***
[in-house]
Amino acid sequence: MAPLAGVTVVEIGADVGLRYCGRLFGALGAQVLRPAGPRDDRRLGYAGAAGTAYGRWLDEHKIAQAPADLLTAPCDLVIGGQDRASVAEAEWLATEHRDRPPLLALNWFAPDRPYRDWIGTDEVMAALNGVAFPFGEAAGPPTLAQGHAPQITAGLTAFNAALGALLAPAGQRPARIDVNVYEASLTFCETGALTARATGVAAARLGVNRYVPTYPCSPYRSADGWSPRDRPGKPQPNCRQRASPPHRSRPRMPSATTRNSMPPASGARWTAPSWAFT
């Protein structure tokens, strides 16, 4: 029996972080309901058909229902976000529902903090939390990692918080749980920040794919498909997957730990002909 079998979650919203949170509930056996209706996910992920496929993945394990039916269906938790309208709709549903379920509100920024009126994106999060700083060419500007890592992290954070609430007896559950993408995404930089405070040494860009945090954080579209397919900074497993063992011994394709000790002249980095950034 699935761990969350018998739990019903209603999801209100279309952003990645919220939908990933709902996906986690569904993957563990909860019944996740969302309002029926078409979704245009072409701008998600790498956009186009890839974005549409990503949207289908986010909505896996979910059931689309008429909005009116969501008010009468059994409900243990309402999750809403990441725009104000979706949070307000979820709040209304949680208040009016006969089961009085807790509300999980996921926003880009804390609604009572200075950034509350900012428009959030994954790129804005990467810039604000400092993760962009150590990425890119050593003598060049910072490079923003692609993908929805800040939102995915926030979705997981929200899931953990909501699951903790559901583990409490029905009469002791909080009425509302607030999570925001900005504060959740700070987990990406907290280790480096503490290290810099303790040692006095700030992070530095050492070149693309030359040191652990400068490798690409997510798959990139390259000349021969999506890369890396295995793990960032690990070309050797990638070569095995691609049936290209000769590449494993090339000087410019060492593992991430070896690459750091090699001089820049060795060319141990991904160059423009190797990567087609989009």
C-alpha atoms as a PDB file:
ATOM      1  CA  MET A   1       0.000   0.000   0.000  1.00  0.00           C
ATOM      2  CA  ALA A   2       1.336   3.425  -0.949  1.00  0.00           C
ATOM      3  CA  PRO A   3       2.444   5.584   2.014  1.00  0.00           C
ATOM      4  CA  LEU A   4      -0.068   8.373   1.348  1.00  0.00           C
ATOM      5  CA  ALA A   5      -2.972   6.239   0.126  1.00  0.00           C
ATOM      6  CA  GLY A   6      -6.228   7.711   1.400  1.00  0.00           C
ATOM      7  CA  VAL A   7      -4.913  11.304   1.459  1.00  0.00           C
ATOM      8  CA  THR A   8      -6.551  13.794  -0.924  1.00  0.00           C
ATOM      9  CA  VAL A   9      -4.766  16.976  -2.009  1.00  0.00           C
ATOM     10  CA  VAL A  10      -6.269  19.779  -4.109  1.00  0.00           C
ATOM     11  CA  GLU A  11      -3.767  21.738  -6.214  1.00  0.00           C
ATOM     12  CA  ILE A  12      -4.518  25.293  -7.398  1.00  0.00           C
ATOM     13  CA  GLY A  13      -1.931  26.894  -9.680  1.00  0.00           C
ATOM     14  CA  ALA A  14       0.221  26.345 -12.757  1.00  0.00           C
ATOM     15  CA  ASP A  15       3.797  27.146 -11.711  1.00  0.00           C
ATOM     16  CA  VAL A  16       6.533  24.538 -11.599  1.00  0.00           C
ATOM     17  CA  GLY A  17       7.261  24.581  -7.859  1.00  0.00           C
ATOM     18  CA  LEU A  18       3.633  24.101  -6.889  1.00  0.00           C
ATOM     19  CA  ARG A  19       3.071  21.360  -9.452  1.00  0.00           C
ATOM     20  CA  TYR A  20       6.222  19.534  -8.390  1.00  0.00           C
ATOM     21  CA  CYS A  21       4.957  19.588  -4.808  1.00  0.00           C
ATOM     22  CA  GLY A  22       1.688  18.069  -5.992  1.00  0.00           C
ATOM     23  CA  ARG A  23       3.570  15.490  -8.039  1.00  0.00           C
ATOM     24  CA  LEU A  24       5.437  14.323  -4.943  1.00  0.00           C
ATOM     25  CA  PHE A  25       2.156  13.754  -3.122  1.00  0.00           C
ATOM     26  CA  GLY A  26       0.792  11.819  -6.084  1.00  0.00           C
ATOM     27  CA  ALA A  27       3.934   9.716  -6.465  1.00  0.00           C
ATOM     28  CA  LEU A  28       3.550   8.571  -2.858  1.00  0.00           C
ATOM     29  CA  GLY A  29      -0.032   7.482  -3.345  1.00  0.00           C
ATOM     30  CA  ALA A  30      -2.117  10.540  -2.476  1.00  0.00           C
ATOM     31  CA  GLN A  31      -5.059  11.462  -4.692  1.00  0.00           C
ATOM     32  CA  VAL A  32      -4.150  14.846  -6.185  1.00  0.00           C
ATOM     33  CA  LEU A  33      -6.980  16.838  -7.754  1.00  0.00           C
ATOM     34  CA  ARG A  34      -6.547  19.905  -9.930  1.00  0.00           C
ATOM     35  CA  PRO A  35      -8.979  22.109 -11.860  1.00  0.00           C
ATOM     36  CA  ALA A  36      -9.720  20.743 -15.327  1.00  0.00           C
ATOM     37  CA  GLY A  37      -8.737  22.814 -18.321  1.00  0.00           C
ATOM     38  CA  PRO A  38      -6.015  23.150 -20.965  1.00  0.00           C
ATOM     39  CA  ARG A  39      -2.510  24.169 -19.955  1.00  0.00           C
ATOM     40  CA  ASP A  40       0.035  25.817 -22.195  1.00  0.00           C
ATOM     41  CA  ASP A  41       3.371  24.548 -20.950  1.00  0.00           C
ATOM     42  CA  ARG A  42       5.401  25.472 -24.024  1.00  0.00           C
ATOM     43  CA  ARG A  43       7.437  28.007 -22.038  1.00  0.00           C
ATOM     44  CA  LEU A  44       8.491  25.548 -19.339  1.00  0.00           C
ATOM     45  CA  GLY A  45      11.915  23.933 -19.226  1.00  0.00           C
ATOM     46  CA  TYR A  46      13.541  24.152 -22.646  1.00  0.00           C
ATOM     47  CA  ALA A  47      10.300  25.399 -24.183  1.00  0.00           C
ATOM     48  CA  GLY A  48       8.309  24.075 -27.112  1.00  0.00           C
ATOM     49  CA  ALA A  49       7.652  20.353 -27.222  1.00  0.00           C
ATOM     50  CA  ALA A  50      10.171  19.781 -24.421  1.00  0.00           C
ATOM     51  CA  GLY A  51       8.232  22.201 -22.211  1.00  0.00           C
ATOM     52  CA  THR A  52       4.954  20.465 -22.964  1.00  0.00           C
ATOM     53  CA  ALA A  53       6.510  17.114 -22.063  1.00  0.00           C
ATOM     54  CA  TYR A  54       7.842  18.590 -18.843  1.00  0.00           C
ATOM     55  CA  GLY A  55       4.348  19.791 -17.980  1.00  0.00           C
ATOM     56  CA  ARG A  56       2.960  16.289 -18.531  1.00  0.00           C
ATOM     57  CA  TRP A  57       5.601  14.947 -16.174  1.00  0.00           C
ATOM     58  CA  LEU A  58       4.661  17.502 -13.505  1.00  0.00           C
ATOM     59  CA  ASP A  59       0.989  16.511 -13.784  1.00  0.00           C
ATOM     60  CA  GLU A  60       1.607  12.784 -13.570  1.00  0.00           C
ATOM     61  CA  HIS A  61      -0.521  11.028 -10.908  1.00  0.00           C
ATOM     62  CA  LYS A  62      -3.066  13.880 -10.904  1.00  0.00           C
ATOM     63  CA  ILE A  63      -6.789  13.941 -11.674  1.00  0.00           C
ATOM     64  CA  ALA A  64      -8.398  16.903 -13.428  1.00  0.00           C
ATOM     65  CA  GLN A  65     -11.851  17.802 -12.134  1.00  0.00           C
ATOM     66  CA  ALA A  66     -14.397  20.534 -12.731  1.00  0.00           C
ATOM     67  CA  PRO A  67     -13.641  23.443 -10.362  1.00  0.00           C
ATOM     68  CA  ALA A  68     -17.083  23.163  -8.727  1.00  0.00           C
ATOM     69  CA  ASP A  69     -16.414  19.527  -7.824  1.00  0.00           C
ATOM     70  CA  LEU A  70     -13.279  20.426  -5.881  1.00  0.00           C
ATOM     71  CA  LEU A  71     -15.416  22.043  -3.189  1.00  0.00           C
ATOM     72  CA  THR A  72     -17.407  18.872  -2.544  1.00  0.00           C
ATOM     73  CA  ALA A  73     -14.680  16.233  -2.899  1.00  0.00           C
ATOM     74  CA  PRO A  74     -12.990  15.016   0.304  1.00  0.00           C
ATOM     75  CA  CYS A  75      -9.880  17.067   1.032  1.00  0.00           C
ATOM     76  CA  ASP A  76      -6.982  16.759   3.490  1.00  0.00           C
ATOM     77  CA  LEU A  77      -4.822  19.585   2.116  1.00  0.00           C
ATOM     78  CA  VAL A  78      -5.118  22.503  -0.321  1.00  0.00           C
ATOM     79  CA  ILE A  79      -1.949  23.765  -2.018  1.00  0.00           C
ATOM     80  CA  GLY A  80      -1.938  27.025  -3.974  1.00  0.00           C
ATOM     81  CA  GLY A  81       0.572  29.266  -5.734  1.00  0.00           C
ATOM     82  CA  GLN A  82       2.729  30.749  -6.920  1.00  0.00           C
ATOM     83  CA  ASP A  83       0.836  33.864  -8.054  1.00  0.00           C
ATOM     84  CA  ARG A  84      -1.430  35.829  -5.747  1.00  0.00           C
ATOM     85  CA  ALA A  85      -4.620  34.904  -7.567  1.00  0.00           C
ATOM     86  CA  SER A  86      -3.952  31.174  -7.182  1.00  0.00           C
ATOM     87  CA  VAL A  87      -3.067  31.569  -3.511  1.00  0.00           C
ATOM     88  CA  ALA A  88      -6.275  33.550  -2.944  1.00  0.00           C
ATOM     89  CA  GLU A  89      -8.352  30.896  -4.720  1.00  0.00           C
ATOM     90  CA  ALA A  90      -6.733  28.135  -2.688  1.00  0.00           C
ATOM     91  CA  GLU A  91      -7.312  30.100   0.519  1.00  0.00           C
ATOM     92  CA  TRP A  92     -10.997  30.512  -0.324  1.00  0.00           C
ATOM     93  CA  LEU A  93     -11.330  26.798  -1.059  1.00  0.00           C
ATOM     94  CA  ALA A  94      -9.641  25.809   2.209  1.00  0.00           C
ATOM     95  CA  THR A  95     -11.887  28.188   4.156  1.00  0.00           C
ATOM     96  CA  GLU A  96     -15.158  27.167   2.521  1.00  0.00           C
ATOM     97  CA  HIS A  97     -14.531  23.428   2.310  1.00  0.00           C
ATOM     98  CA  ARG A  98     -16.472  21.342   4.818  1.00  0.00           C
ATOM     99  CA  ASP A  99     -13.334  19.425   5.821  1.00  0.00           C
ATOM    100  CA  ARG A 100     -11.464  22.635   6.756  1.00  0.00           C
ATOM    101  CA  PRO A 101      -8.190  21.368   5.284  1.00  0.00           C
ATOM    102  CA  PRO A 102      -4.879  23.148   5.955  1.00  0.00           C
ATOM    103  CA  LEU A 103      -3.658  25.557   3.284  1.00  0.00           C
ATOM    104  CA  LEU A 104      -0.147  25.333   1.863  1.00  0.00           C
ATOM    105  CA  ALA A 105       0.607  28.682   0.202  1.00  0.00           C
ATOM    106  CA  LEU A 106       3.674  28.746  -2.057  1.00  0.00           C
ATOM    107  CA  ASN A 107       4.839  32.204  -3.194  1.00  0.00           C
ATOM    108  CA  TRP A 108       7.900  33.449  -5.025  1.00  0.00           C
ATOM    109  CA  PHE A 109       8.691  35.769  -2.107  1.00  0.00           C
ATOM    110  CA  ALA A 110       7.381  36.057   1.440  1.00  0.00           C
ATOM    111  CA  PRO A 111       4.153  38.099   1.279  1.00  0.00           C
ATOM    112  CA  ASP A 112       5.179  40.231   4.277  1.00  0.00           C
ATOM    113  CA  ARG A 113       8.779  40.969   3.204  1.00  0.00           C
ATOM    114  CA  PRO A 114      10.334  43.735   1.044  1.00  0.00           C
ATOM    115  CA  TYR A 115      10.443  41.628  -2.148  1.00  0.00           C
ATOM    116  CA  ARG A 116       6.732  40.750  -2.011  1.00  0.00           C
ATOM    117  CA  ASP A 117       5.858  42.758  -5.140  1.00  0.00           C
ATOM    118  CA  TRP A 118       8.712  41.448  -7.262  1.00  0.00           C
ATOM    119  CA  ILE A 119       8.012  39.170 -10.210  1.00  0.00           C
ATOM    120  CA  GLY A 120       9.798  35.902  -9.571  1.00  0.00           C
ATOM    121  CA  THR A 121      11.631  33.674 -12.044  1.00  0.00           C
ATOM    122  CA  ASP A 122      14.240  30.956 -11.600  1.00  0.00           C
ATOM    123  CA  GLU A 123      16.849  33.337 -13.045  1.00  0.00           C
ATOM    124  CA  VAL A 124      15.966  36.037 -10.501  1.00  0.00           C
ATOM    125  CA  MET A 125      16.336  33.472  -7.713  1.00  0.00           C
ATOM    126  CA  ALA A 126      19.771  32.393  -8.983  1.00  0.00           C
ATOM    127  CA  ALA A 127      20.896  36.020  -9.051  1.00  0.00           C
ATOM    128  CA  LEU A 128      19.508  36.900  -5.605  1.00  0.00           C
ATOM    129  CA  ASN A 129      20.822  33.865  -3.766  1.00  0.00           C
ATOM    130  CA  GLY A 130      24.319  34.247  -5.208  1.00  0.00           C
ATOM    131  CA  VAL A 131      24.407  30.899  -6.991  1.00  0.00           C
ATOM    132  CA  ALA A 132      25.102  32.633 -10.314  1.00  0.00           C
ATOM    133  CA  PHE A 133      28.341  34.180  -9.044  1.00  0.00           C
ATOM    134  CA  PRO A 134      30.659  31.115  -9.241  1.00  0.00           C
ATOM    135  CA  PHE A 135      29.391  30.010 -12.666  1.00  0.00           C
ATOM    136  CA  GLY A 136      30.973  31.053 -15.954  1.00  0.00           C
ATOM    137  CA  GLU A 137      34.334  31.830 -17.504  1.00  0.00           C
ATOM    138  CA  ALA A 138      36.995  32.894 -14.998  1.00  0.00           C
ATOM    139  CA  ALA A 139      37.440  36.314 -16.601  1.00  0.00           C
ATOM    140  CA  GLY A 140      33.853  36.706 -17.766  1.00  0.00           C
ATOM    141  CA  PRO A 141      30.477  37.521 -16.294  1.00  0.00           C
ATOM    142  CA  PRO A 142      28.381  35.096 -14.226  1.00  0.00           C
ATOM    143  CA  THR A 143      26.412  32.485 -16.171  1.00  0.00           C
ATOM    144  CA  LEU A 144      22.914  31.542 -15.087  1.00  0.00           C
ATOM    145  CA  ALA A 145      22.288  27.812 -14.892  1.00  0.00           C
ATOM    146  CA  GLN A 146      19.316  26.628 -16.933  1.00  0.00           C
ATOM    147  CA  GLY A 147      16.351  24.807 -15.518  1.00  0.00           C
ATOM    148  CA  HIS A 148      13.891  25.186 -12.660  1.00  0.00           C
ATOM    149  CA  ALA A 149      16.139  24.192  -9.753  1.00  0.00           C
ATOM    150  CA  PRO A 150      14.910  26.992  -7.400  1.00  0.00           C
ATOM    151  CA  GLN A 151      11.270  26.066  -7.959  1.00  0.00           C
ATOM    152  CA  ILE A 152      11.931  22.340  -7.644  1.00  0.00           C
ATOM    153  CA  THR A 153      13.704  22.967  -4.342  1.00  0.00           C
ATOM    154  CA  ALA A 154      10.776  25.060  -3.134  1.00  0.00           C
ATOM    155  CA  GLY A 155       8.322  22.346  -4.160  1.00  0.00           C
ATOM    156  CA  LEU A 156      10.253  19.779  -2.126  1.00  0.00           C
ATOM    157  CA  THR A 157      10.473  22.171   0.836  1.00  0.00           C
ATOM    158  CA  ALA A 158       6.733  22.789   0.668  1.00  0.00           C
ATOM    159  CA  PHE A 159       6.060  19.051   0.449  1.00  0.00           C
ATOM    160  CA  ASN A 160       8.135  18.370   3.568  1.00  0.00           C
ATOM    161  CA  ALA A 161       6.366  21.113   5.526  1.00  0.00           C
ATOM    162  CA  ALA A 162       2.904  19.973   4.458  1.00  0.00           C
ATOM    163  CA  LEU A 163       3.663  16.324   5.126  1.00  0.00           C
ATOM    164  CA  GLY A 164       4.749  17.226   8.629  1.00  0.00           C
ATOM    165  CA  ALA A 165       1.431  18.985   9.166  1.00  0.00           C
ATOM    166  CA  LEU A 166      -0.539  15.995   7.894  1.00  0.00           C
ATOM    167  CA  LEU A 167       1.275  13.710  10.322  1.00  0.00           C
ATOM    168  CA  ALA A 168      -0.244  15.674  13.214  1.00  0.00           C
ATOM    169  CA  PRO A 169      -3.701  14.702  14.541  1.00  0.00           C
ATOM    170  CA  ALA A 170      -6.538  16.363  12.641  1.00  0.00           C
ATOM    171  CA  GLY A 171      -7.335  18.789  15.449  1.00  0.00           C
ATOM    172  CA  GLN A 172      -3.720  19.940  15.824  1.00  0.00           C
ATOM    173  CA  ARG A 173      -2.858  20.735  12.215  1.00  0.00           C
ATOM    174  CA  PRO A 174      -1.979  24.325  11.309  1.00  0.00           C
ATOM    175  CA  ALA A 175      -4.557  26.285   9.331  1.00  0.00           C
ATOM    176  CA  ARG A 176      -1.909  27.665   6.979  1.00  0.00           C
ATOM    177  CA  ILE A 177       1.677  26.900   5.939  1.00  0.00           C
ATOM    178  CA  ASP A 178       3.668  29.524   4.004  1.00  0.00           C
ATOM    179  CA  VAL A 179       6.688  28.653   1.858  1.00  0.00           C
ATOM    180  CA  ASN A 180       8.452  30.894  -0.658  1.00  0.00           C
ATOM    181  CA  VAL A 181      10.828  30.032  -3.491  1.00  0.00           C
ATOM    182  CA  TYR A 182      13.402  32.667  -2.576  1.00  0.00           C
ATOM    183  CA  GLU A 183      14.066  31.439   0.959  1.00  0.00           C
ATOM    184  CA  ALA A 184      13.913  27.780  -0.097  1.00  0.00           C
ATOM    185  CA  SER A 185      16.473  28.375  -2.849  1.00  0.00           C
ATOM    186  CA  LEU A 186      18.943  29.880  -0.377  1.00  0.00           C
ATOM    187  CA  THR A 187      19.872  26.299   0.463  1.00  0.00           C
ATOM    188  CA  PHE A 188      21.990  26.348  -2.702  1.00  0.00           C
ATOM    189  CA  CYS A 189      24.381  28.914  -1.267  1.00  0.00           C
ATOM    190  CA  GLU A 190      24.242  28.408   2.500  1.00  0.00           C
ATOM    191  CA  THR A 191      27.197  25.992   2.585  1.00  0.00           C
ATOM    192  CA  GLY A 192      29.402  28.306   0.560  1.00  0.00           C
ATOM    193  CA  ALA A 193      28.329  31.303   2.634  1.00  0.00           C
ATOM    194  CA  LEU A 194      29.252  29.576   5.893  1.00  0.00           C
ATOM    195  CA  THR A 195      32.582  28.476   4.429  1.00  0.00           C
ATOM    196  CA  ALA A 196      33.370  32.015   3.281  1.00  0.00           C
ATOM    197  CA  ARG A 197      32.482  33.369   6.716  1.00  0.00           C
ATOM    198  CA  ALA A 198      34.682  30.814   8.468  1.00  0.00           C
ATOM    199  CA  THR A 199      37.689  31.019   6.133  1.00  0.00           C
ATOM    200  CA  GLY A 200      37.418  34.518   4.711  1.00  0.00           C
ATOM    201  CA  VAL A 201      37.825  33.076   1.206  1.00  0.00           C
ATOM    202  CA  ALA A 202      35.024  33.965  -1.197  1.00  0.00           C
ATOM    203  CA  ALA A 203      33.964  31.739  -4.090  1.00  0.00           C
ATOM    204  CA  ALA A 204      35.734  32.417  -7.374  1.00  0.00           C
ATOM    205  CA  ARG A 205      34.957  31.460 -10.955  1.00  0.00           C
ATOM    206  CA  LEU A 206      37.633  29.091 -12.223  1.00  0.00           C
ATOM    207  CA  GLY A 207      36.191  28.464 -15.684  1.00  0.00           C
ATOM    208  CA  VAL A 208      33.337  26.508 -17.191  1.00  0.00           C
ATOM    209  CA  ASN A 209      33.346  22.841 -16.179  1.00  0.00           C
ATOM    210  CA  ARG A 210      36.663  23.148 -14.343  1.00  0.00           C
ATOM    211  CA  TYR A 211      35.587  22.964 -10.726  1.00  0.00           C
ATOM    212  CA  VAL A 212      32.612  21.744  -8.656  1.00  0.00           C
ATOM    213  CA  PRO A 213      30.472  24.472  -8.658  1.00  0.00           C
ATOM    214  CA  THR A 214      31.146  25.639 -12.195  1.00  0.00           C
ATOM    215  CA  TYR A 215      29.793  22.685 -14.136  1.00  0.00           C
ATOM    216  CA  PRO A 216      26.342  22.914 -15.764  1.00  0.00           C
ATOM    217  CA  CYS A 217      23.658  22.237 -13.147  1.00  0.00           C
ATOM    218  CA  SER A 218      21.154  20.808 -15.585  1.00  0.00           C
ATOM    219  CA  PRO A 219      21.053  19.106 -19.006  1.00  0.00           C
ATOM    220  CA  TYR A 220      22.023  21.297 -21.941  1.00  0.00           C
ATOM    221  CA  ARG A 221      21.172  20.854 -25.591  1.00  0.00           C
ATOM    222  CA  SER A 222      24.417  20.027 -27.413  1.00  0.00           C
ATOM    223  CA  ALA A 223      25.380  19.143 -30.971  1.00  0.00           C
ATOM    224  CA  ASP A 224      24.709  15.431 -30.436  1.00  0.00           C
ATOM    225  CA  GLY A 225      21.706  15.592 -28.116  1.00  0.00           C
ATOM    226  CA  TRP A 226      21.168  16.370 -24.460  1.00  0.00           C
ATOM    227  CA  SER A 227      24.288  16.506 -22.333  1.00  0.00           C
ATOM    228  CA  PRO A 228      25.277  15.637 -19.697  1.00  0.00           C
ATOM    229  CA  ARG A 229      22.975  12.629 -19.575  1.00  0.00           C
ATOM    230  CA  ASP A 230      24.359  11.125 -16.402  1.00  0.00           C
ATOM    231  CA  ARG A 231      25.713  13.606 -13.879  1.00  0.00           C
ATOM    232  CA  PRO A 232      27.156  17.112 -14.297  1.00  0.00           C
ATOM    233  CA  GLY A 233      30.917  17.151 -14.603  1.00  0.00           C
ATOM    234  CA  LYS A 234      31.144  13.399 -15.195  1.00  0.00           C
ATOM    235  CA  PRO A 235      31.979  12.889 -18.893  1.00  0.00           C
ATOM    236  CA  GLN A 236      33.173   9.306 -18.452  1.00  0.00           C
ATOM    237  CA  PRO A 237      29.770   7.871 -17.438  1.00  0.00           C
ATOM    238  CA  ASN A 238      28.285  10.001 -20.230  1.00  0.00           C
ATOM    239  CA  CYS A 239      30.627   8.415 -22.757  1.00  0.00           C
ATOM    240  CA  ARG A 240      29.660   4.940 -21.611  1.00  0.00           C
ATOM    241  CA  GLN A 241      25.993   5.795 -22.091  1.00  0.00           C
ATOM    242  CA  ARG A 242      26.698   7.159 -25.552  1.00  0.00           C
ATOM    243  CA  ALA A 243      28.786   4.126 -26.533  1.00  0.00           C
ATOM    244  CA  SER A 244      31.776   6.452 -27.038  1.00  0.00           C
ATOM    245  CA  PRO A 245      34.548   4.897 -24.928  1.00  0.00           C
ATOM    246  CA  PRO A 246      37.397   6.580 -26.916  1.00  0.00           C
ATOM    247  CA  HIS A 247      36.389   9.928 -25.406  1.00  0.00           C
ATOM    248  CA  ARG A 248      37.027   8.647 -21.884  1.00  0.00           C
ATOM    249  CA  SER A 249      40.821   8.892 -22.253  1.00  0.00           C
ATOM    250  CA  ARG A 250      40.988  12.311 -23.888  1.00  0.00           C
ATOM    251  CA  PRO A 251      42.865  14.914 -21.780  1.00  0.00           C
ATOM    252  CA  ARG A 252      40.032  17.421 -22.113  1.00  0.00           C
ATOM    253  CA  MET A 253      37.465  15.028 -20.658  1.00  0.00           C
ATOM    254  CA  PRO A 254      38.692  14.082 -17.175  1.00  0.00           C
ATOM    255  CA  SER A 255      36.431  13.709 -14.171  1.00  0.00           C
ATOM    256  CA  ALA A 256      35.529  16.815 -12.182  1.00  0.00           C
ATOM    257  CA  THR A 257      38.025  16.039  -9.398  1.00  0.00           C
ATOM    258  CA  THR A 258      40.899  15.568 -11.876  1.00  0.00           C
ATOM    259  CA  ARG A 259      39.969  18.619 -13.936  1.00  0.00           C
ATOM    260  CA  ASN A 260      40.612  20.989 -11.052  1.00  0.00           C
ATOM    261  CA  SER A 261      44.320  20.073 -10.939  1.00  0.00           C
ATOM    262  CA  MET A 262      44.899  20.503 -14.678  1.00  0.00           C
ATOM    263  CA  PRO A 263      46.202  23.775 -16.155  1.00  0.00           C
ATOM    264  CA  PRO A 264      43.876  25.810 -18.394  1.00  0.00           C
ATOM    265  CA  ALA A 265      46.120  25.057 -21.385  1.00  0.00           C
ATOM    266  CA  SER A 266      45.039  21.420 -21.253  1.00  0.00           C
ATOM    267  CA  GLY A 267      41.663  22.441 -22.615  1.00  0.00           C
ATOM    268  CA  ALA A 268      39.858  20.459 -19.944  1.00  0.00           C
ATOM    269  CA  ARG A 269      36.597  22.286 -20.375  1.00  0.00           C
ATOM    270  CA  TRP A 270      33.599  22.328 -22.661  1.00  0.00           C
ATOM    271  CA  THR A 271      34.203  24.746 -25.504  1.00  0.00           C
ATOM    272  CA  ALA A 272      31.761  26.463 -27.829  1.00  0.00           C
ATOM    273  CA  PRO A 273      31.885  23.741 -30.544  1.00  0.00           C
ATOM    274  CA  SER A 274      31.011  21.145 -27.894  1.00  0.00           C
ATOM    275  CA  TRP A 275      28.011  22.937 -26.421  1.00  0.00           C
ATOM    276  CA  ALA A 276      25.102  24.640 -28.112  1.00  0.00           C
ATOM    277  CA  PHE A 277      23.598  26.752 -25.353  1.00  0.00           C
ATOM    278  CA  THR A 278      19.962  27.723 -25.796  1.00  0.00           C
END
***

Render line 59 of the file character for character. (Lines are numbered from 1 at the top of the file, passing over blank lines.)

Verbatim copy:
ATOM     55  CA  GLY A  55       4.348  19.791 -17.980  1.00  0.00           C